# The Elements of Statistical Learning

# The Elements of Statistical Learning (WS 2018/19)

## News

- The tutorial group assignment is now available in the password protected area. Please check if your name is on it. If there are any questions or adjustments, please contact Michael
- An introductory tutorial will be held on Monday, Oct 22 and Tuesday, Oct 23 in E1.4, Room 021.
- The first lecture will be held on Thursday, Oct 18, 10:00 am in E2.1, Room 001.

## General information

Lecturers |
Tobias Marschall Jilles Vreeken |

Teaching Assistant |
Michael Scherer |

Language |
English |

## Time and location

Lecture |
Thursday, 10:00 - 12:00, Campus E2.1 (CBI building), Room 001 First lecture will be held on Oct. 18, 2018 |

Tutorials |
Monday, 12:00-14:00, Campus E1.4 (MPI for Informatics), Room 021 or Tuesday, 12:00-14:00, Campus E1.4 (MPI for Informatics), Room 021 |

Office hours |
Tobias Marschall: after each lecture Jilles Vreeken: after each lecture Michael Scherer: by appointment, Campus A2.4 (Genetics Department), Room 0.20 |

## Registration

In order to successfully participate, you need to register for the exam in the LSF/HISPOS system of Saarland University - this will be possible as soon as the exam date has been entered into the system (this usually happens a few weeks into the semester).

## Course material

Lecture slides, tutorial handouts, and problem sets are available in the password protected area

## Overview

This course covers a subject that is relevant for computer scientists in general as well as for other scientists involved in data analysis and modeling. It is not limited to the field of computational biology. The course fulfills the requirements for the curricula of computer science and bioinformatics as special lecture (Spezialvorlesung, 5 credit points).

The course will convey the ability, given a data set, to choose an appropriate statistical method for analyzing it, to select the appropriate parameters for the statistical model generated by that method and to assess the quality of the resulting model. Both theoretical and practical aspects will be covered.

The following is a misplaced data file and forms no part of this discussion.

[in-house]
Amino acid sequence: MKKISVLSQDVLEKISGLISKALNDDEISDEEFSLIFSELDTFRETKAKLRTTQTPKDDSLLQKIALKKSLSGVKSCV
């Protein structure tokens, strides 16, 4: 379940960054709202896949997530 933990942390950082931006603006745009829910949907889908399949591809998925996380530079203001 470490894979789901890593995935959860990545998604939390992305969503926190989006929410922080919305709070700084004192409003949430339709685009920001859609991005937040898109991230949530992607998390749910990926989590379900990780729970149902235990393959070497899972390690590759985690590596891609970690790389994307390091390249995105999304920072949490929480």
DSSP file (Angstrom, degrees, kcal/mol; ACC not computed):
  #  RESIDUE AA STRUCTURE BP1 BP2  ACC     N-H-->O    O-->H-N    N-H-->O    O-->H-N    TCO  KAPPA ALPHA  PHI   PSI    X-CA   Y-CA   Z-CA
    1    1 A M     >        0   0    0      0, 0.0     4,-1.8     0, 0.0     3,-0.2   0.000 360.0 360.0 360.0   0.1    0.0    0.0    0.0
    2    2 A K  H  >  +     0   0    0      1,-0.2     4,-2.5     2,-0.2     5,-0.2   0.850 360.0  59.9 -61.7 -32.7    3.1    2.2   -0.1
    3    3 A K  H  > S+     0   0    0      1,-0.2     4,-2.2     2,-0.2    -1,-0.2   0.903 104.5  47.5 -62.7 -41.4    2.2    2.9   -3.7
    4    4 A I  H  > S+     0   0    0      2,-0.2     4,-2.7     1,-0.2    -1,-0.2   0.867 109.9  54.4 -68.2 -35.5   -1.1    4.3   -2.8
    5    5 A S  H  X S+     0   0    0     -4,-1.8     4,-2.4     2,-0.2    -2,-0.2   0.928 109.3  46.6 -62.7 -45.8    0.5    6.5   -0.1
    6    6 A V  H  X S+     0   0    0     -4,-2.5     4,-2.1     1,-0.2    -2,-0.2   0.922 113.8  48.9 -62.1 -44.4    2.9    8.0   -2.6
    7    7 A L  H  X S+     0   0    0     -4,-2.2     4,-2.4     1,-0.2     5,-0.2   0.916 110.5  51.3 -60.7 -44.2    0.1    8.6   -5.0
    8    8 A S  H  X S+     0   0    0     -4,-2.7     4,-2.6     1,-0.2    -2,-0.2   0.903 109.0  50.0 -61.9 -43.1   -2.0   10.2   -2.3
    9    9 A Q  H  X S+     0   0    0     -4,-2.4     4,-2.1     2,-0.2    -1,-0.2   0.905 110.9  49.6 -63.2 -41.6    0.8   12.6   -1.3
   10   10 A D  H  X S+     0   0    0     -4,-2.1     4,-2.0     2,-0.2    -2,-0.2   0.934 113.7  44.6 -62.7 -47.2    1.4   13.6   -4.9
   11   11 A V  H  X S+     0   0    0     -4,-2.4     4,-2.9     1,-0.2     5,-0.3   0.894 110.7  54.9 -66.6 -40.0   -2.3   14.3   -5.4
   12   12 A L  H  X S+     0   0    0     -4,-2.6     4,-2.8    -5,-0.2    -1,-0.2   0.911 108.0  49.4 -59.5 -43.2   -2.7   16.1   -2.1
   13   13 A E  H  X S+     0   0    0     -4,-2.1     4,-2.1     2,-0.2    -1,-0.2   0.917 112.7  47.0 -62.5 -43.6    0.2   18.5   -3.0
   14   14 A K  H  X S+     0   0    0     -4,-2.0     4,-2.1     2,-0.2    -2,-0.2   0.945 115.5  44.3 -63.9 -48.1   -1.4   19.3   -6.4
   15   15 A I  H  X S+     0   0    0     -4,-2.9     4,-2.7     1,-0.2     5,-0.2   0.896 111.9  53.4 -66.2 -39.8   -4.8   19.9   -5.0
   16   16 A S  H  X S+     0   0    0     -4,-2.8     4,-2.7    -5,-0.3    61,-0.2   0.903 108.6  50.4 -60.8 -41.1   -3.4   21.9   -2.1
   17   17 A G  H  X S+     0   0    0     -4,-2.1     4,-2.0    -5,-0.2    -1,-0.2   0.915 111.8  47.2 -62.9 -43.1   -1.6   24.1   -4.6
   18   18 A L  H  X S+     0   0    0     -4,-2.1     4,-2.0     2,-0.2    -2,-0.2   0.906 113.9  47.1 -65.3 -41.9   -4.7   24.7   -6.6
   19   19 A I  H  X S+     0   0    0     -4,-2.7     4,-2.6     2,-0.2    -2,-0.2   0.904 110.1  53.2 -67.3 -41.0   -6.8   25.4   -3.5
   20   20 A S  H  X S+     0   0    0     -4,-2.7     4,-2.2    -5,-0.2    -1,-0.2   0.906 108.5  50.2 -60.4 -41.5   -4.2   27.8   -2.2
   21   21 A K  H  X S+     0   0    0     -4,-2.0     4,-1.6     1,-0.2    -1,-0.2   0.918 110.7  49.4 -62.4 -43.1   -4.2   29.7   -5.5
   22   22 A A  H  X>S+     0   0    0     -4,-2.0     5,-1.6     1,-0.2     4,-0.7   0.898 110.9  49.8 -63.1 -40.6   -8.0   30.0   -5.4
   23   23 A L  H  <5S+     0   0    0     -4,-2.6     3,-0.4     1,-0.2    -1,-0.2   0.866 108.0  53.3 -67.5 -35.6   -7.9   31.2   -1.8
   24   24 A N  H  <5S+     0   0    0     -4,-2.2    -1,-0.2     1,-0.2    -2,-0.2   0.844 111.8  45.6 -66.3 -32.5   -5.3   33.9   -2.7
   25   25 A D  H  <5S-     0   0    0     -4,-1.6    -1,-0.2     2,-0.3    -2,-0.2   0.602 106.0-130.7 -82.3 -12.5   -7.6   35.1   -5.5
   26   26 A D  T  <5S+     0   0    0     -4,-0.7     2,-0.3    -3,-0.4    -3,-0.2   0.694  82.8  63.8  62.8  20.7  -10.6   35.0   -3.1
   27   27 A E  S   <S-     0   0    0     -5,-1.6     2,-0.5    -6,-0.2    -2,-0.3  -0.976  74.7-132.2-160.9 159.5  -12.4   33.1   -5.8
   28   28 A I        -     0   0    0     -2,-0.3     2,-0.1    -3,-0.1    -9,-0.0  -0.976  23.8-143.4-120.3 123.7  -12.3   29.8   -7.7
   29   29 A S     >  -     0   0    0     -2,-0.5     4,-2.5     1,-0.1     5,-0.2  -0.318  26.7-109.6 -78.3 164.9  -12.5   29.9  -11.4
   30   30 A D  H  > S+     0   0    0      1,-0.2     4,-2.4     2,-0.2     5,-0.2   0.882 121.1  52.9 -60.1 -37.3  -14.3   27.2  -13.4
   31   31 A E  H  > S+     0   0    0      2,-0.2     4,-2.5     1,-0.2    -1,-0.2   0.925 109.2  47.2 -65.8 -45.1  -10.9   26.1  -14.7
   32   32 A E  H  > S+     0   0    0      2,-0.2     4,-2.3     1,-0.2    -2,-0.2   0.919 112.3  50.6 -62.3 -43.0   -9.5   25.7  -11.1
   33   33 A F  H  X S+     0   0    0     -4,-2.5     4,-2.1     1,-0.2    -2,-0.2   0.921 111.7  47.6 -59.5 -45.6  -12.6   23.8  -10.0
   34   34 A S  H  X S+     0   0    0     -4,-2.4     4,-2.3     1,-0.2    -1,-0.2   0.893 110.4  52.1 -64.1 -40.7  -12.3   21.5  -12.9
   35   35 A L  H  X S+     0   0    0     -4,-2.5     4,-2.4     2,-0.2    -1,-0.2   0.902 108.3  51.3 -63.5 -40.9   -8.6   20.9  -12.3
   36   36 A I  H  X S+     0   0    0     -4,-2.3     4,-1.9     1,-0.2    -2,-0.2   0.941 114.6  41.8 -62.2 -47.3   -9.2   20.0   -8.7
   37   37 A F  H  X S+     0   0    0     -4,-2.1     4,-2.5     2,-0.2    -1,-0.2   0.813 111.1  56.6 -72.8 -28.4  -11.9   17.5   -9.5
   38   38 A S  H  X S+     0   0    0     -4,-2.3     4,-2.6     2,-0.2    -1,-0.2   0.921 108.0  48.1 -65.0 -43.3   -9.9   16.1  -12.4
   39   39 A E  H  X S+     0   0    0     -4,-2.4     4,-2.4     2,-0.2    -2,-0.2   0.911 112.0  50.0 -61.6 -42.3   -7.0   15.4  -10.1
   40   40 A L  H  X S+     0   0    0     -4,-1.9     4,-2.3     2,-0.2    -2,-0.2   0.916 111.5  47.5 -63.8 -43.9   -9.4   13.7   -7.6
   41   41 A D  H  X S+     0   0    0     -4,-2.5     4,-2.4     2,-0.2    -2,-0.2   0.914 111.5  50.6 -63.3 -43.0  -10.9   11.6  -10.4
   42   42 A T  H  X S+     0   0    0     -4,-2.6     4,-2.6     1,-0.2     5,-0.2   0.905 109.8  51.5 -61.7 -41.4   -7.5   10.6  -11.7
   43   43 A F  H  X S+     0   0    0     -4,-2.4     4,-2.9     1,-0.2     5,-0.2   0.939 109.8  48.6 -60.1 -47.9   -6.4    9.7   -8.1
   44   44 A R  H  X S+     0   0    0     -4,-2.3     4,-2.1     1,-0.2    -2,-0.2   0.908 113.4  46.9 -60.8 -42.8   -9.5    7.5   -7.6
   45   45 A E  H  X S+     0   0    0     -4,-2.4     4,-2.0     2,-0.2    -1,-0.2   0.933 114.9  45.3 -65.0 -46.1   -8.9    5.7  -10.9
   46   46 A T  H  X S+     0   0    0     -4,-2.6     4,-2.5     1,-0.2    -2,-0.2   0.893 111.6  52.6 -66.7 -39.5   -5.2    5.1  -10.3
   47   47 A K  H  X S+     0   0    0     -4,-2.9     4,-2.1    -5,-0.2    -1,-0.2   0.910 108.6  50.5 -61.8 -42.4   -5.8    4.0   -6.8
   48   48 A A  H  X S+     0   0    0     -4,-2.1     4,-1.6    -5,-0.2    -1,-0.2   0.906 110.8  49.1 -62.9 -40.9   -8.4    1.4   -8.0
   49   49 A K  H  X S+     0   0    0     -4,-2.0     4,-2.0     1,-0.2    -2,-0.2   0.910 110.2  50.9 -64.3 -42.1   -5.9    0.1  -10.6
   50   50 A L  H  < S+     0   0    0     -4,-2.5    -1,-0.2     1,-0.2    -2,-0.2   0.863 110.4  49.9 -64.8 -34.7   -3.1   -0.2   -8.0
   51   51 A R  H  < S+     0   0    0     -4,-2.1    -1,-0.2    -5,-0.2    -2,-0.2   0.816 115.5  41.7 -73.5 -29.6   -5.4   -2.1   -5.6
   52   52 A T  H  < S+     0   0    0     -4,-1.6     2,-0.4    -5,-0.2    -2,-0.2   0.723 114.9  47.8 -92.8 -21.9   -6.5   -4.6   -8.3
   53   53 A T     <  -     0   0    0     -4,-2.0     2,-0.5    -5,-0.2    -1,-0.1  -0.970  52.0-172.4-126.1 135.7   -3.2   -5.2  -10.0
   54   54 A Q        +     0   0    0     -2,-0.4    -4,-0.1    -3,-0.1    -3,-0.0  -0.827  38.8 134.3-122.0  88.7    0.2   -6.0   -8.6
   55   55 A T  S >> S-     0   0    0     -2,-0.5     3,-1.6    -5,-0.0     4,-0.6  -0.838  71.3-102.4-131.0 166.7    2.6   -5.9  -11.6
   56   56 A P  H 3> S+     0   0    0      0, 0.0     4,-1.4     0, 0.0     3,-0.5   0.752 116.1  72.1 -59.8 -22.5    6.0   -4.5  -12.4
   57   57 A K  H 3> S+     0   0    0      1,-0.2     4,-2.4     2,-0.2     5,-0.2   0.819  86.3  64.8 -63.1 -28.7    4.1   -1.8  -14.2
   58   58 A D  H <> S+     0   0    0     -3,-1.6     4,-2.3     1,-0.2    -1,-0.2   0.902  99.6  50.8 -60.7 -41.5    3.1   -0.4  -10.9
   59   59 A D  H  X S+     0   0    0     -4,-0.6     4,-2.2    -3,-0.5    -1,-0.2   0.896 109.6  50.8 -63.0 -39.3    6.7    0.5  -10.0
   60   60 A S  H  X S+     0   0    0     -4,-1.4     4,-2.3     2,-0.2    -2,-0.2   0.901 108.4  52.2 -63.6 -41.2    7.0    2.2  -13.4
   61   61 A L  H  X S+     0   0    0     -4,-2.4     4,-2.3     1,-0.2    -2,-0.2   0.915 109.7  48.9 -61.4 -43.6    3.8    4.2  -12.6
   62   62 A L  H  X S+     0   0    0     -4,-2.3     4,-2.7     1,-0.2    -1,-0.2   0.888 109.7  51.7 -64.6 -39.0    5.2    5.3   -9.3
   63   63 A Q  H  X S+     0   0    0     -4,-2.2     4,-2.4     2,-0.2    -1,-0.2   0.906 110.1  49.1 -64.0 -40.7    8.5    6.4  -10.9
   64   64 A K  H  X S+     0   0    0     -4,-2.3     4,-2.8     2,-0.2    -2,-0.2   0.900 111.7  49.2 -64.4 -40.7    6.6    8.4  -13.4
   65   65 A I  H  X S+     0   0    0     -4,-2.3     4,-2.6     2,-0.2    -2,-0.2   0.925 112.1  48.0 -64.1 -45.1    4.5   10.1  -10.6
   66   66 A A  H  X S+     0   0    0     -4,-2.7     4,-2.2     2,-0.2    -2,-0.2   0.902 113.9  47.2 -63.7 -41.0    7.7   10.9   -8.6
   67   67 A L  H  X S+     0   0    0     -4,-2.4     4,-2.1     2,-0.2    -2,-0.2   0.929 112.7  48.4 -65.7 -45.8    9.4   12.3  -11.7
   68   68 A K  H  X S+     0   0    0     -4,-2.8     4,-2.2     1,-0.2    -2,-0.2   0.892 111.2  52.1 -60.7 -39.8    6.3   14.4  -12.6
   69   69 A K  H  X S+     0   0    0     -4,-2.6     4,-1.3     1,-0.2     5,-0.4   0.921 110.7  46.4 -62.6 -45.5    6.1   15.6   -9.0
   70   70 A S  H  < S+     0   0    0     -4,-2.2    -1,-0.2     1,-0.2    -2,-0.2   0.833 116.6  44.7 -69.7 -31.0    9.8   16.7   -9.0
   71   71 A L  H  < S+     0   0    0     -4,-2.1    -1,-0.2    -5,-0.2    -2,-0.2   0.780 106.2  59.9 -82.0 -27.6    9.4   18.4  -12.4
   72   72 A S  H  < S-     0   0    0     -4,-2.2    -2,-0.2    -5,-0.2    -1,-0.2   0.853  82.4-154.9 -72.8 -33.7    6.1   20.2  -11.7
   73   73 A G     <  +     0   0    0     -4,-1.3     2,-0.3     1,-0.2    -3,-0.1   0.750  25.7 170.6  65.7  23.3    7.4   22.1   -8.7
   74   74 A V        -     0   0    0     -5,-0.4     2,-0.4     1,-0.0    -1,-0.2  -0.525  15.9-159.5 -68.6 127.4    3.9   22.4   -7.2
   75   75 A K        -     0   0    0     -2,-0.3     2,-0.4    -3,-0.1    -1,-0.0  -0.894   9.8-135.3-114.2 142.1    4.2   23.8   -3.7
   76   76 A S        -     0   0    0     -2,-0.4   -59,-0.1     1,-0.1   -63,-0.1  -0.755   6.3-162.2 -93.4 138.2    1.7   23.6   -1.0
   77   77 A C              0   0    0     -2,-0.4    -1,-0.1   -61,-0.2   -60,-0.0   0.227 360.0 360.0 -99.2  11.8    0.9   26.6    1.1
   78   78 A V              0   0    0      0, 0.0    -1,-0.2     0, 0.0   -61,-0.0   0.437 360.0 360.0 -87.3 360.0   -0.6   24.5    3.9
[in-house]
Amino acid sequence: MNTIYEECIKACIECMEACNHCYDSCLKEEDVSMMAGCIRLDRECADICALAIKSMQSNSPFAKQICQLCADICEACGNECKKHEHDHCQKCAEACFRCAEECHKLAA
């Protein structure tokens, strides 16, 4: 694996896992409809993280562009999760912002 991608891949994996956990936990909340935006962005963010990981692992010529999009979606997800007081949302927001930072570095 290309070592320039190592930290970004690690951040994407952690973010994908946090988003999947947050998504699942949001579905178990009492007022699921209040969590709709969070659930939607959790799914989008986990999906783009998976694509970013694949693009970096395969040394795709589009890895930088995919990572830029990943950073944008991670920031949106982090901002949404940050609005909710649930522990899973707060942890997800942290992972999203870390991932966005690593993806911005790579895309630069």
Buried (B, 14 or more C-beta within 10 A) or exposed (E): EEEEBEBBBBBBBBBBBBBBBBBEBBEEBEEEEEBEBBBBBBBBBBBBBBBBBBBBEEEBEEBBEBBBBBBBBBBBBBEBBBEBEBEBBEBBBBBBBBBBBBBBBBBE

The course will, by and large, follow the book An Introduction to Statistical Learning with Applications in R (2013). At times the course will take additional material from the book The Elements of Statistical Learning, Springer (second edition, 2009). The former book is the more introductory text, the latter book is more advanced. Both books are available as free PDFs. We encourage you, though, to acquire at least the first book in print. There will be one lecture (90 min) and one tutorial (90 min) per week. The slot for the tutorial will be set after the first lecture.

The course will cover the following topics:- Linear Regression
- Classification Methods
- Resampling Methods
- Model Selection and Regularization
- Splines, Local Regression
- Tree-based Methods
- Support Vector Machines
- Unsupervised Learning Methods

## Prerequisites

The course is targeted to advanced students in bioinformatics, computer science, math, and general science with mathematical background. Students should know linear algebra and have basic knowledge of statistics.

## Requirements for the course certificate

You need a cumulative 50% of the points in the problem sets (in both theoretical and programming exercises) to be admitted to the exam.

## Literature

James, Witten, Hastie, Tibshirani: An Introduction to Statistical Learning with Applications in R (2013). The students of the course are encouraged to acquire this book.

Hastie, Tibshirani, Friedman: The Elements of Statistical Learning, Springer (second edition, 2009).

Both books are available online as free PDFs.

Additional literature can be found in the library; the reserve list for the lecture can be found here: library reserve list for 'Elements of Statistical Learning 1'.

## Problem Sets

Problem sets will cover theoretical proofs and programming exercises with roughly equal weight. In general, they are due before the lecture (10:00 sharp); further details regarding the assignments will be announced in the first lecture.

The programming language that will be used is R - a language for statistical computing. It is freely available for Windows, Linux and Mac. As a vectorized programming language, it is ideally suited for the problems we will encounter. There are also many freely available packages (or libraries) to perform a variety of classification and regression tasks, or to visualize the results of statistical analyses in a convenient way.

## Tutorials

The tutorials focus on the problem sets. A very brief reiteration of parts of the lecture is also given. If you have any questions about the lecture, write an e-mail to stat-learn-staff@mpi-inf.mpg.de. We also have a student mailing list (stat-learn-students@mpi-inf.mpg.de); to register for that, write an email with the subject **ESL mailing list** to mscherer@mpi-inf.mpg.de.

## What can I do to prepare for the lecture?

- Refresh your knowledge on basic statistics. Basic linear algebra will also be useful.
- Familiarize yourself with the R programming language. You might find the following tutorials useful:
- R for Beginners by Emmanuel Paradis. Especially relevant for us are chapters 1, 2, 3 and 6.
- An Introduction to R - the standard R introduction. This is a very detailed manual; it is therefore quite lengthy.

## Acknowledgments

This course was developed by Thomas Lengauer and we thank him for providing his lecture materials.